Avoid cash donations if possible. Pay by debit or credit card, or write a check directly to the charity. Do not make checks payable to individuals.
Legitimate charities do not normally solicit donations via money transfer services.
Most legitimate charities maintain websites ending in .org rather than .com.
In addition to raising public awareness, the NCDF is the intake center for all disaster relief fraud. Therefore, if you observe that someone has submitted a fraudulent claim for disaster relief, or any other suspected fraudulent activities pertaining to the receipt of government funds as part of disaster relief or clean up, please contact the NCDF.
If you believe that you have been a victim of fraud by a person or organization soliciting relief funds on behalf of tornado victims, or if you discover fraudulent disaster relief claims submitted by a person or organization, contact the NCDF by phone at (866) 720-5721, fax at (225) 334-4707 or email at firstname.lastname@example.org.
You can also report suspicious e-mail solicitations or fraudulent websites to the FBI’s Internet Crime Complaint Center at www.ic3.gov.
March 7, 2012
Thank you Greg Chappell for your assessment of Indian Culture and Cricket
asia travel writer, Culture, Fierce Focus, http://www.liveencounters.net, Indian cricket team, Journalism, marculyseas, mark ulyseas, Oz cricket, Poms, sports, Thank you Greg Chappell for your assessment of Indian Culture and Cricket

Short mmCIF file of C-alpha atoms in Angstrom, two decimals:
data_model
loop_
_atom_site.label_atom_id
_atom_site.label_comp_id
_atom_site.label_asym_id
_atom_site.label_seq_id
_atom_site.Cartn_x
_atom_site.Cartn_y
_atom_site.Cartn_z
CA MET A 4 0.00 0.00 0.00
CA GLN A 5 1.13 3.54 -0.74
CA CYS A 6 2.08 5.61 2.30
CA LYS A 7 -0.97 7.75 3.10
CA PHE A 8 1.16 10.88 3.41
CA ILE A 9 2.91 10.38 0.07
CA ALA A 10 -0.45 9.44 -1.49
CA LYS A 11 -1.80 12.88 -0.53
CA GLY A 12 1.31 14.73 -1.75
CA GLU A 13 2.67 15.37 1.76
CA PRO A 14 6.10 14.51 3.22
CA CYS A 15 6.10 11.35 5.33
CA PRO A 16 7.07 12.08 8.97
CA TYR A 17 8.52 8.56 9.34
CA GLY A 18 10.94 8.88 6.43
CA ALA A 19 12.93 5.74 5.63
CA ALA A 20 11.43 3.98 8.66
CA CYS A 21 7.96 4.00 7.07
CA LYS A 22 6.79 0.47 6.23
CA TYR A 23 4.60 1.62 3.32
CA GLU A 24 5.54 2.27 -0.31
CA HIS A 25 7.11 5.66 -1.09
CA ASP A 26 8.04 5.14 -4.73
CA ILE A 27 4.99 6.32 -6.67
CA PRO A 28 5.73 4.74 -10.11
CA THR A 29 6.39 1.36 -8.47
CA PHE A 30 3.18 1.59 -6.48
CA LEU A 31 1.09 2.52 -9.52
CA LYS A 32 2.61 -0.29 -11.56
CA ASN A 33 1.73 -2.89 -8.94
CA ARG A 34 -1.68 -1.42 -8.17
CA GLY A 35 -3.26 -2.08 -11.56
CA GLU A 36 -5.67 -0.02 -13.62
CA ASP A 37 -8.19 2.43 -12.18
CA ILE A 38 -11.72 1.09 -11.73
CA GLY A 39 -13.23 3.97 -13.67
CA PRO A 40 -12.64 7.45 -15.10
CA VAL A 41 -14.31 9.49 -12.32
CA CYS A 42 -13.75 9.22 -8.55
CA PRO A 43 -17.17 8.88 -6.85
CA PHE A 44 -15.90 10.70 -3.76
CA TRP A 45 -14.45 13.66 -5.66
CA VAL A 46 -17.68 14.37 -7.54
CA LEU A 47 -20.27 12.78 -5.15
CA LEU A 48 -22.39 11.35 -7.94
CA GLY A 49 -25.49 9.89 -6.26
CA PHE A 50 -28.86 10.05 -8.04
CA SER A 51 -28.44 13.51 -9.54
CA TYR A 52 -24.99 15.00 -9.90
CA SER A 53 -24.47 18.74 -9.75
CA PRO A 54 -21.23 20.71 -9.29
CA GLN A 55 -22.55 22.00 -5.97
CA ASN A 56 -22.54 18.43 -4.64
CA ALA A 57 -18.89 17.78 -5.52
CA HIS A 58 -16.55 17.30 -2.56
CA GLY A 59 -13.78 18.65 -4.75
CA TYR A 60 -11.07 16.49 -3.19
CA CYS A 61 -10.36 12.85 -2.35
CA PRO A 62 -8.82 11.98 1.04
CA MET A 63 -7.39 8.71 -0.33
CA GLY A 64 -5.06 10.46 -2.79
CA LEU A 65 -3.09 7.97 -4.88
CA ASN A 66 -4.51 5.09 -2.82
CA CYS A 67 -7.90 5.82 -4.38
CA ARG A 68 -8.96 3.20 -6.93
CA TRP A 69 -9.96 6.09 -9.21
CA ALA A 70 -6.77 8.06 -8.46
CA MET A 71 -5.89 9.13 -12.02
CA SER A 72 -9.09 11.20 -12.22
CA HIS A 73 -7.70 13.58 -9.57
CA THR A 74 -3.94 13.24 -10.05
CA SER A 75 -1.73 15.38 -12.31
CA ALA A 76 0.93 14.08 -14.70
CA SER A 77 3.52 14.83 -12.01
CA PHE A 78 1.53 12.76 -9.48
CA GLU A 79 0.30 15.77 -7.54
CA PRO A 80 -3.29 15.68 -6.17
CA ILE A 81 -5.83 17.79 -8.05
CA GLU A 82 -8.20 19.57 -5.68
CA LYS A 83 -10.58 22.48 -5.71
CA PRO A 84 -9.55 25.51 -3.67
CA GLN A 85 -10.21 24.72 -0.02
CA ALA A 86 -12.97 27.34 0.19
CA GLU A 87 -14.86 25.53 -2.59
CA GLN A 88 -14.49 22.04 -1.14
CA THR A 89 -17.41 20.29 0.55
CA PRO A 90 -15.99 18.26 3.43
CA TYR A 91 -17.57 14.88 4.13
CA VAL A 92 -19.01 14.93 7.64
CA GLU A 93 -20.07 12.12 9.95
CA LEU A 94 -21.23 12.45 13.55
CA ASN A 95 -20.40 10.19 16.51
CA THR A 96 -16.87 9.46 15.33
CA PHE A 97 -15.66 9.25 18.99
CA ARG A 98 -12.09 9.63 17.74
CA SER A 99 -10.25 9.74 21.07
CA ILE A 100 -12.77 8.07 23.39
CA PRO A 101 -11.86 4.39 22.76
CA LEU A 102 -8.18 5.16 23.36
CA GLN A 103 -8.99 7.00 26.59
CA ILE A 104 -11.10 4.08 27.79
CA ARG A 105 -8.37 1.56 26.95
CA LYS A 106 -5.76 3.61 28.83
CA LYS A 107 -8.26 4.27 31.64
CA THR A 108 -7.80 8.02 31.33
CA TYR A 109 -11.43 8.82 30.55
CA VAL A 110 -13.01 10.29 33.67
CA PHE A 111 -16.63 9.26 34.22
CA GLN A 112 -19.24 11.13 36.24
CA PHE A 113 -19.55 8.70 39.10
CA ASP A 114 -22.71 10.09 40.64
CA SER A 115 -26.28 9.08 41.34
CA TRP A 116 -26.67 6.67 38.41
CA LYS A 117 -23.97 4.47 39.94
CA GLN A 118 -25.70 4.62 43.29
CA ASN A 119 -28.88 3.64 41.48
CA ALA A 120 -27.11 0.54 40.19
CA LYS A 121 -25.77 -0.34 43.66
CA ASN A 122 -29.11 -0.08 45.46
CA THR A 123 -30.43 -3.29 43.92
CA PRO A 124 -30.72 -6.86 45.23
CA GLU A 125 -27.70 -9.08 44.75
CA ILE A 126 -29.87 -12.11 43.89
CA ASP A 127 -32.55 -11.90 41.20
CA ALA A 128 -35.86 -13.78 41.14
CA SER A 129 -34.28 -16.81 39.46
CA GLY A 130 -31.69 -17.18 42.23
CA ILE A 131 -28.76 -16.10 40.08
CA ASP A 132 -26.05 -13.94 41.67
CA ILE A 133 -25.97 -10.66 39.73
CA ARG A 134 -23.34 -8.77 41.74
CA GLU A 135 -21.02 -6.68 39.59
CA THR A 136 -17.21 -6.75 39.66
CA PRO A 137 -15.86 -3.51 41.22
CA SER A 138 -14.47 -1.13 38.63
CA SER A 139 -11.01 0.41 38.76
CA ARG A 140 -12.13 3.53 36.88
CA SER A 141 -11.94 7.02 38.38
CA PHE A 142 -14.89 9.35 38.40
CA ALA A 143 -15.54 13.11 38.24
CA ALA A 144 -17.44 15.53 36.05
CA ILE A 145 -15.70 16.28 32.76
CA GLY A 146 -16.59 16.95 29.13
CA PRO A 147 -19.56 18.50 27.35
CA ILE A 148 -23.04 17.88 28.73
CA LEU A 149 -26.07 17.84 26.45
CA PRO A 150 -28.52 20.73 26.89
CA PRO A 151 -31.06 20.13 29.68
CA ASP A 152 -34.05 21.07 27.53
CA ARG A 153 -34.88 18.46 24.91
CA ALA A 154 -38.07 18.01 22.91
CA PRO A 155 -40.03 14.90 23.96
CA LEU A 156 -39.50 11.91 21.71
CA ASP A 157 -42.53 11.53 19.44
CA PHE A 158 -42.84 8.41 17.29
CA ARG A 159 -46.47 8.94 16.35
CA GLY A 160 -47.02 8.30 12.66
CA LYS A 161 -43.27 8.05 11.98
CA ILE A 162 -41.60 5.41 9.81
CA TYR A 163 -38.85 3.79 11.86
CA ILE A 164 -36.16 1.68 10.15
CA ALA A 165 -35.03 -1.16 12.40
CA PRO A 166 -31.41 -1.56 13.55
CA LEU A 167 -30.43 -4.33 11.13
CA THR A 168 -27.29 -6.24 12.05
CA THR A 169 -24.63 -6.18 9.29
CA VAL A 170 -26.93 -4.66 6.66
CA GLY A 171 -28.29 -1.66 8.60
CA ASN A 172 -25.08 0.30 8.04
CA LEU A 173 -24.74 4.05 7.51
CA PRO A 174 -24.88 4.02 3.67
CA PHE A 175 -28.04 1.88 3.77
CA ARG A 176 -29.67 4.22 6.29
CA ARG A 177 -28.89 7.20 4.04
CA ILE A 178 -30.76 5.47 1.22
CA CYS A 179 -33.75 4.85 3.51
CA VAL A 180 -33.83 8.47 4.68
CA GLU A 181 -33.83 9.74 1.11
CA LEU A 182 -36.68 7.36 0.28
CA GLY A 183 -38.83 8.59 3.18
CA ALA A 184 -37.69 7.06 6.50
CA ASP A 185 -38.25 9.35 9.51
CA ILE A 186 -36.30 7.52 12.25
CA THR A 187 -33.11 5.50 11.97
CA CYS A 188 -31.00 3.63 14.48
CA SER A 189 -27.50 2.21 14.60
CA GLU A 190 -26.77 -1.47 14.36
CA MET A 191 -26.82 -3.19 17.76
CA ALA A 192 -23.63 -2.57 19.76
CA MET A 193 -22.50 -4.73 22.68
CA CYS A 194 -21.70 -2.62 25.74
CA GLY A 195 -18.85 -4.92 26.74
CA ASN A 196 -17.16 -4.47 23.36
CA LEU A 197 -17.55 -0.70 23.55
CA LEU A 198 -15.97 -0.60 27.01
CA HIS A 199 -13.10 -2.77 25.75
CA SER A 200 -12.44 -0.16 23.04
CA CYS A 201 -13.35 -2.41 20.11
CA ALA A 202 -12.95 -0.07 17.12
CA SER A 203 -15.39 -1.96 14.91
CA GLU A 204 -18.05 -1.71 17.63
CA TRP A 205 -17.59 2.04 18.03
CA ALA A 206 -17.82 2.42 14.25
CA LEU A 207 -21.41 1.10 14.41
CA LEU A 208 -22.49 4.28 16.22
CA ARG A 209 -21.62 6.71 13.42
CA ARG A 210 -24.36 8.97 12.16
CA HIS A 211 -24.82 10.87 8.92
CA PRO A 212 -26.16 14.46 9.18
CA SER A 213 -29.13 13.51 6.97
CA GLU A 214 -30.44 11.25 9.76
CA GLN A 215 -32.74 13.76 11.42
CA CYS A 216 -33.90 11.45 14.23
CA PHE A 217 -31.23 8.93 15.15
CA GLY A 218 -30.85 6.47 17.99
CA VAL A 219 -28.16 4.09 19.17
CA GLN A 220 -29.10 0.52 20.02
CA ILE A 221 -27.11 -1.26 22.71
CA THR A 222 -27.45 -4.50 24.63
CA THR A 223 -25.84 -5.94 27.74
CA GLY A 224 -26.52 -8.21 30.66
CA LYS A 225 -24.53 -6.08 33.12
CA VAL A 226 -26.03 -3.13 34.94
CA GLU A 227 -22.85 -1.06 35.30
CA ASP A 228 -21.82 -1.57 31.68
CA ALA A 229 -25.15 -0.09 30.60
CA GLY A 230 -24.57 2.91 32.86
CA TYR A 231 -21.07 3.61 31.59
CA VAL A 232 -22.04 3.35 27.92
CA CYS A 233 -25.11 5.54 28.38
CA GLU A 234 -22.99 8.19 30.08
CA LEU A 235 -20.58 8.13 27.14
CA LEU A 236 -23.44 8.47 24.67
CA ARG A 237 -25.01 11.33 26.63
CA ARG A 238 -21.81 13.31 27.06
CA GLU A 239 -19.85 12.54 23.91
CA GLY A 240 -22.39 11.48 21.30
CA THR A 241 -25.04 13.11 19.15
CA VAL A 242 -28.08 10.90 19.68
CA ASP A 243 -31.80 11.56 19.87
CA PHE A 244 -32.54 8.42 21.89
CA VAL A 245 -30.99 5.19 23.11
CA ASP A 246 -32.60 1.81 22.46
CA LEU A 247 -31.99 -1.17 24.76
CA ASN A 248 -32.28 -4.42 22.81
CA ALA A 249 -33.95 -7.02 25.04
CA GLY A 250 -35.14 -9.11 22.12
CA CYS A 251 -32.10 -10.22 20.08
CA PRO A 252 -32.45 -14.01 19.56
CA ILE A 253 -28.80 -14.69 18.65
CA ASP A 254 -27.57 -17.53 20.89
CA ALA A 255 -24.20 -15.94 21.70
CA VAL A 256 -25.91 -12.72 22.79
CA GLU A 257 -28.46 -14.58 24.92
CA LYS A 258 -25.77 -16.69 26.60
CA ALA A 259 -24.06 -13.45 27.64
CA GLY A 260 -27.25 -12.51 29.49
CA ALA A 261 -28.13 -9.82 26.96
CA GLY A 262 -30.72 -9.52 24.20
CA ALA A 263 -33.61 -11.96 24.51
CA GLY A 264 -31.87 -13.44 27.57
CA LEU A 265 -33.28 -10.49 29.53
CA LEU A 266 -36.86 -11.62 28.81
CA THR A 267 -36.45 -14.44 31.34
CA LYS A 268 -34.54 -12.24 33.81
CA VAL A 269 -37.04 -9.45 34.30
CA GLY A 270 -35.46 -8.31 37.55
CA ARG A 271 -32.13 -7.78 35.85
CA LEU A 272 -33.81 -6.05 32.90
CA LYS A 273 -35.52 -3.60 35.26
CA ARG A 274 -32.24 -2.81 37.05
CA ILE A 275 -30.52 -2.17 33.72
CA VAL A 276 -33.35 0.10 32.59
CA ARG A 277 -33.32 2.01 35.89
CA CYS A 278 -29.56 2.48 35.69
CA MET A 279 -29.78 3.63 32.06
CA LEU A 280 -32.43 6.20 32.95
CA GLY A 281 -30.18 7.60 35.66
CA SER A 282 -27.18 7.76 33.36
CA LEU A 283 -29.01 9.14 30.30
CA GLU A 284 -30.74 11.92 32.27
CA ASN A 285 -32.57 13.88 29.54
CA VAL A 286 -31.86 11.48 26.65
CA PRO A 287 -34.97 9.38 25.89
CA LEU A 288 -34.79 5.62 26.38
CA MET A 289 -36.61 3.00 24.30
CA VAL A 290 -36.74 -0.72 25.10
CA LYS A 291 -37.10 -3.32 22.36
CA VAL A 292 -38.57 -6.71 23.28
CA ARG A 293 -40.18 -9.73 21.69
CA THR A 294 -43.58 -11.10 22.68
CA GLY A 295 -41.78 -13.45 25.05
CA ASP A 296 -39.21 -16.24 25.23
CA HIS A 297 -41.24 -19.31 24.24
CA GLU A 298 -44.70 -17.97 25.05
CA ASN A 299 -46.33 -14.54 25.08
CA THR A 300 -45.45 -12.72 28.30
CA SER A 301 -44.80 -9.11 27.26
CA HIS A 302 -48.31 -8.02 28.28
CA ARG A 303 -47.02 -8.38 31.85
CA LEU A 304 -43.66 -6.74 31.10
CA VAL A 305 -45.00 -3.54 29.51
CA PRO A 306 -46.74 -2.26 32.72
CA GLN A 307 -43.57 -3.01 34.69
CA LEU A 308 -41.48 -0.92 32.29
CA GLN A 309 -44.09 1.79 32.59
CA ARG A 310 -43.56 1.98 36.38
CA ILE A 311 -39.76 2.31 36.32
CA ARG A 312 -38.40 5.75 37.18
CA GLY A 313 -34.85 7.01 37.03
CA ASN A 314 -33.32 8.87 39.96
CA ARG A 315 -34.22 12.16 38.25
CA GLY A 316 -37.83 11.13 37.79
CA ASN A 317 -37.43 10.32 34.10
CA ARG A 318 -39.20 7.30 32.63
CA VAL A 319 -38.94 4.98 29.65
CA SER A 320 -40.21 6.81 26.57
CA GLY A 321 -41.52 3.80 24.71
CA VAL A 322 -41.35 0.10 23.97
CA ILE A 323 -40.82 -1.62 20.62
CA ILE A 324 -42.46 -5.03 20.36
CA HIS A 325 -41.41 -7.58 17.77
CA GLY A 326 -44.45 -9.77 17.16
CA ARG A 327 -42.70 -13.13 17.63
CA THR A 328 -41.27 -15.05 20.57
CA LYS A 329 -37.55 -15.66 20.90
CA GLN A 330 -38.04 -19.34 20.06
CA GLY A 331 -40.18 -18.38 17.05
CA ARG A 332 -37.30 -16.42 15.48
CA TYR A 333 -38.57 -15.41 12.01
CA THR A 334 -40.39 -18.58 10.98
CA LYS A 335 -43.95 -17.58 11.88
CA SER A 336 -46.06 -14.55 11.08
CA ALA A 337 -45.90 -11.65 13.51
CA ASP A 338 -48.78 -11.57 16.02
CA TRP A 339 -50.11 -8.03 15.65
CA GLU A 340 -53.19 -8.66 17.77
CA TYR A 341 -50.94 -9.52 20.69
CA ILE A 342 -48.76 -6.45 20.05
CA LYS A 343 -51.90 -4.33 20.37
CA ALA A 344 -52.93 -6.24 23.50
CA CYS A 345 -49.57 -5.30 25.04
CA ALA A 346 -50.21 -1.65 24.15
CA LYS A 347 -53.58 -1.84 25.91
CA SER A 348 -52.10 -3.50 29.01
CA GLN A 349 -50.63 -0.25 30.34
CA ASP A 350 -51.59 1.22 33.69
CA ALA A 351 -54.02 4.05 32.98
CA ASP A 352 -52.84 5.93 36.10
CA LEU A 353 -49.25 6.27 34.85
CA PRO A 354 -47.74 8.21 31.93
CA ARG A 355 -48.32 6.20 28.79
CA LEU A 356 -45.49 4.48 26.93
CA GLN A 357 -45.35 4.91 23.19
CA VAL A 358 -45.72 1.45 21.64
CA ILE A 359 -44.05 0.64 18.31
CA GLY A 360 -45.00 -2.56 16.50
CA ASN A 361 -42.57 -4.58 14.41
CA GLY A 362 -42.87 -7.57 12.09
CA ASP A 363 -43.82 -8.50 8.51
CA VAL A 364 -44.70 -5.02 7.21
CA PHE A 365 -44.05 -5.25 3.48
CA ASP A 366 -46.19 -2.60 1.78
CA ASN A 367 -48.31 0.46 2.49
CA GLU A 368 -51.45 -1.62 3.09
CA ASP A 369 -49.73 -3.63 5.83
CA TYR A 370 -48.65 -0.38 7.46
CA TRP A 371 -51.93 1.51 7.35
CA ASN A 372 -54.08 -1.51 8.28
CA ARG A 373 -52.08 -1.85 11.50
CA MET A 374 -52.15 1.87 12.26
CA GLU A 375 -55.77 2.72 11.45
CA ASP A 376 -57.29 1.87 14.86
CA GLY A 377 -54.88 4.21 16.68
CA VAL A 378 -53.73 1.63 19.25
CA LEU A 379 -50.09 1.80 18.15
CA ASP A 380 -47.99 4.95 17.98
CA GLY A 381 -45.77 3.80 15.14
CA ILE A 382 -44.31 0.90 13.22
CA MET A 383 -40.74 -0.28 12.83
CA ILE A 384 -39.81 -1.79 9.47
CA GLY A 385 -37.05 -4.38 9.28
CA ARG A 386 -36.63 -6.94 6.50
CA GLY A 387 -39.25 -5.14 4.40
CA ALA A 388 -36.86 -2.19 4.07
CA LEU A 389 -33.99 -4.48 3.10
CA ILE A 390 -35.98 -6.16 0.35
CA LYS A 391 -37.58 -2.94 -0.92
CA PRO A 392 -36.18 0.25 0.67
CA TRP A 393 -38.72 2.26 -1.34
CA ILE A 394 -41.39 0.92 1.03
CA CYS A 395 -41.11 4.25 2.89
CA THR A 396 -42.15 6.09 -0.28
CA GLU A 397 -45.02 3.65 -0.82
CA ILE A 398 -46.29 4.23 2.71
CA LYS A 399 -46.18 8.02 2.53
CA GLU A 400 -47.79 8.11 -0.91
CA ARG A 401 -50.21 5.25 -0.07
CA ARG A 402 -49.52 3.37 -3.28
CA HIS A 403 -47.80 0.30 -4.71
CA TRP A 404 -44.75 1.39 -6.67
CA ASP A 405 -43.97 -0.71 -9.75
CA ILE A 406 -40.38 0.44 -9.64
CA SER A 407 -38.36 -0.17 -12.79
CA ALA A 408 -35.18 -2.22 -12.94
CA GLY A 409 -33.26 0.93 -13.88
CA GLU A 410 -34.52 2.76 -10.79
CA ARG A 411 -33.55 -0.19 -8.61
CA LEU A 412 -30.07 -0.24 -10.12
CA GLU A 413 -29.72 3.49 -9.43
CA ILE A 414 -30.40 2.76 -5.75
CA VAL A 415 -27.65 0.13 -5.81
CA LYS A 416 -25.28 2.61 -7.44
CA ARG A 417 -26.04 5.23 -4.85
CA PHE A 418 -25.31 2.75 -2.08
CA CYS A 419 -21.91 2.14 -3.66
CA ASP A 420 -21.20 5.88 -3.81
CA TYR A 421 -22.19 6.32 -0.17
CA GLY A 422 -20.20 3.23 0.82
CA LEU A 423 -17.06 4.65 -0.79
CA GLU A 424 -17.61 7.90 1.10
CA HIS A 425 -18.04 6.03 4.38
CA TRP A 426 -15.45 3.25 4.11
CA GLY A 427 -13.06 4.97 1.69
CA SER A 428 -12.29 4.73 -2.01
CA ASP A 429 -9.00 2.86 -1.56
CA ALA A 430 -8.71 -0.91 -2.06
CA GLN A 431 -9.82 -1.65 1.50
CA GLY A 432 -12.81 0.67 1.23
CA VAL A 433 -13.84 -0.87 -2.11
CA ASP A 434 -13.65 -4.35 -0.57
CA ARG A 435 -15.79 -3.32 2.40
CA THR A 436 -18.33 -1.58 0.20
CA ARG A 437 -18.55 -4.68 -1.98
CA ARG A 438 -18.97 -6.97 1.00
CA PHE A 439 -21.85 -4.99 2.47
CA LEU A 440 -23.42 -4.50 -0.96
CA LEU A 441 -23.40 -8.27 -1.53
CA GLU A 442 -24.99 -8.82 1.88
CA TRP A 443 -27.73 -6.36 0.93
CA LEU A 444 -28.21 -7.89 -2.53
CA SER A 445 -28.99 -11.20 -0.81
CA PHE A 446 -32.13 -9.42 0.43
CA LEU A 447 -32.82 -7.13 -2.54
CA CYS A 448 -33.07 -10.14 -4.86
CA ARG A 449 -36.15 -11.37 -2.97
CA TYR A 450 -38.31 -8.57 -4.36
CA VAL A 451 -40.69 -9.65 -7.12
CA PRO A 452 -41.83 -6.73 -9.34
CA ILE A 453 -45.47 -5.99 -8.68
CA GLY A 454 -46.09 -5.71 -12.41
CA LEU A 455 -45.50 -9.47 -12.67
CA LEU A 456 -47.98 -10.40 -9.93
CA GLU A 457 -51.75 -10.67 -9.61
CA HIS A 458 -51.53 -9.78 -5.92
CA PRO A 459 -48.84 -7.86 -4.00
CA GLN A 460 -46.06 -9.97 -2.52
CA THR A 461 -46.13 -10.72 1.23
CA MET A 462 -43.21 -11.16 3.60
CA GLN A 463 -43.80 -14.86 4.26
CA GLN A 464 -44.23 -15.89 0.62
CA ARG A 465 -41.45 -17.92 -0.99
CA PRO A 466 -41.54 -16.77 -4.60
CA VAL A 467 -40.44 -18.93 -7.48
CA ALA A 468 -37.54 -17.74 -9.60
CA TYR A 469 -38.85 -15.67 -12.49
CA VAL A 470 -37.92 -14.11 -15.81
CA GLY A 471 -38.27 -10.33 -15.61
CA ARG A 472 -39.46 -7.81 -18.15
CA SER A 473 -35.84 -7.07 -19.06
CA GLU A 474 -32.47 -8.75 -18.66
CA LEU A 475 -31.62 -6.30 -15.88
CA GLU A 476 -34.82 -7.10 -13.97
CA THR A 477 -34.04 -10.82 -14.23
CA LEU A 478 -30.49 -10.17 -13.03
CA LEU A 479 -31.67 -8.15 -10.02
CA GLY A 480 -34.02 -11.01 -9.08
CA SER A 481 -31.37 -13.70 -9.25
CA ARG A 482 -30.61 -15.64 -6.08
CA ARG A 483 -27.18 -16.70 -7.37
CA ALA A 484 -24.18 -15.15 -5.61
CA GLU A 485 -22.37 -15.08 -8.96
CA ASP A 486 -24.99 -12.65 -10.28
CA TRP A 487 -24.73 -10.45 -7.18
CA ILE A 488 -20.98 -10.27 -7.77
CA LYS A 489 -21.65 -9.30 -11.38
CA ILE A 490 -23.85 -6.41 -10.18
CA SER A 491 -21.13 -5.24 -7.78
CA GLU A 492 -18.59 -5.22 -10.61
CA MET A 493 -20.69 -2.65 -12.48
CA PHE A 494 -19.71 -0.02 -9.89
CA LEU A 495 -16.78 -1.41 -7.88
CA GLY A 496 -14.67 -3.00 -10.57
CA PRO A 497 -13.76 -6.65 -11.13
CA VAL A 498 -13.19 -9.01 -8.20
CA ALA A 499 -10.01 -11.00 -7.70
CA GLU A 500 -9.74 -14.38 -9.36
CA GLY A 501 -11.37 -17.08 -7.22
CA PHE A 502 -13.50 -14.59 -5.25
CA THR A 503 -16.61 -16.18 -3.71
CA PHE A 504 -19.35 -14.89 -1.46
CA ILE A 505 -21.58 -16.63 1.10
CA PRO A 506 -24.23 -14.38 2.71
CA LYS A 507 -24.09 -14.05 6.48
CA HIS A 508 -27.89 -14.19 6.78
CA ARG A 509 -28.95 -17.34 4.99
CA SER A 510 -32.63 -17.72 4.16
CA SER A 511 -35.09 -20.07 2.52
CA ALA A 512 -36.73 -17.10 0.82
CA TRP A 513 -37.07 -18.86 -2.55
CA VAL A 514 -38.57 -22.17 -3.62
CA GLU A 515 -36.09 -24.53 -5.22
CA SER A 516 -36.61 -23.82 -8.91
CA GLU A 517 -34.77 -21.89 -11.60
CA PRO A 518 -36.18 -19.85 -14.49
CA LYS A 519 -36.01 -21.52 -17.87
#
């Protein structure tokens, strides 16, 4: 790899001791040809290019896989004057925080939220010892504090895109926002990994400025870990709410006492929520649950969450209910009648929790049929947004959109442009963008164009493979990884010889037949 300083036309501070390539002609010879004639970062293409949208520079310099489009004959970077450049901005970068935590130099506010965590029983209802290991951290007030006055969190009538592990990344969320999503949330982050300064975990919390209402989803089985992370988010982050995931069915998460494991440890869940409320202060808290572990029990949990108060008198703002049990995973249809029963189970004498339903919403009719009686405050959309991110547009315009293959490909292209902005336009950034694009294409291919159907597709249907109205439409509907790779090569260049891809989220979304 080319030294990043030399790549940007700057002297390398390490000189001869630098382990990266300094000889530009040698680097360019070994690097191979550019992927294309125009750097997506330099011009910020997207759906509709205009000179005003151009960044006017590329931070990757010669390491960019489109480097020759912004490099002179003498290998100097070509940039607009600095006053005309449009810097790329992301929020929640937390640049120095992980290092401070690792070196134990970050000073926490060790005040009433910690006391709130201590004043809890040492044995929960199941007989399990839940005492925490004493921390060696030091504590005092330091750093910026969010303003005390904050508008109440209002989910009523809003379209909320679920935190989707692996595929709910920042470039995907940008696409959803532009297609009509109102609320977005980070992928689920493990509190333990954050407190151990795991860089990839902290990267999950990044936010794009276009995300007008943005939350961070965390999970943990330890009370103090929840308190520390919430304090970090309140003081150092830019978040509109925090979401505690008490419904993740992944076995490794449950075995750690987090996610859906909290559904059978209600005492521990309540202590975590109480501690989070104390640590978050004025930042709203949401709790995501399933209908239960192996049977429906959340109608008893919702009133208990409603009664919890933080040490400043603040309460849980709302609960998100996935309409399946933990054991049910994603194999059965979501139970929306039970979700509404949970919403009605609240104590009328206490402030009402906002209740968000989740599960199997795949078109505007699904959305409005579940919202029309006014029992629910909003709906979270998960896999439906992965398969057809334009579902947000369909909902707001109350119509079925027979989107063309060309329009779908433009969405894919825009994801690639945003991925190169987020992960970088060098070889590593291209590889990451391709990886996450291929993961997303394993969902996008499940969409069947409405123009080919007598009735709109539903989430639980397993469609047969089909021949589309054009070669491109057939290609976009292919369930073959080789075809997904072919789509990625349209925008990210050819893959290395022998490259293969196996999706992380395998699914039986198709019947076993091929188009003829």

Greg, you haven’t changed from the time Oz played that match against the Kiwis. Remember how you instructed your brother Trevor to bowl the last ball underarm to prevent the Kiwi batsman from hitting a run because if he did your side would have lost the game? I suppose from where you come from this is called Cricket, a gentleman’s game.
Your assessment of Indian Culture is right, we don’t have leaders in our country or for that matter in cricket. Maybe you can send some ozzies to India to lead us, teach us how to be second class citizens like your lot has done to the aborigines.
As for the “Poms” as you so eloquently put it, they did more for India and its people than what your lot took away from the Aborigines.
Australian culture is reflected in the Aborigines. The culture that you belong to was/is/will always be an oxymoron, where foreplay is a chilled can of Fosters.
ADELAIDE: In a vicious attack on Indian culture and Indian cricket team of which he was the coach, Greg Chappell has said that the side lacked leaders because parents, school teachers and coaches made all the decisions in the Indian system.
“The (Indian) culture is very different, it’s not a team culture. They lack leaders in the team because they are not trained to be leaders. From an early age, their parents make all the decisions, their schoolteachers make their decisions, their cricket coaches make the decisions,” Chappell said.
“The culture of India is such that, if you put your head above the parapet someone will shoot it. Knock your head off. So they learn to keep their head down and not take responsibility.
“The Poms (British) taught them really well to keep their head down. For if someone was deemed to be responsible, they’d get punished. So the Indians have learned to avoid responsibility. So before taking responsibility for any decisions, they prefer not to,” Chappell was quoted as saying during a promotional event for his book ‘Fierce Focus’.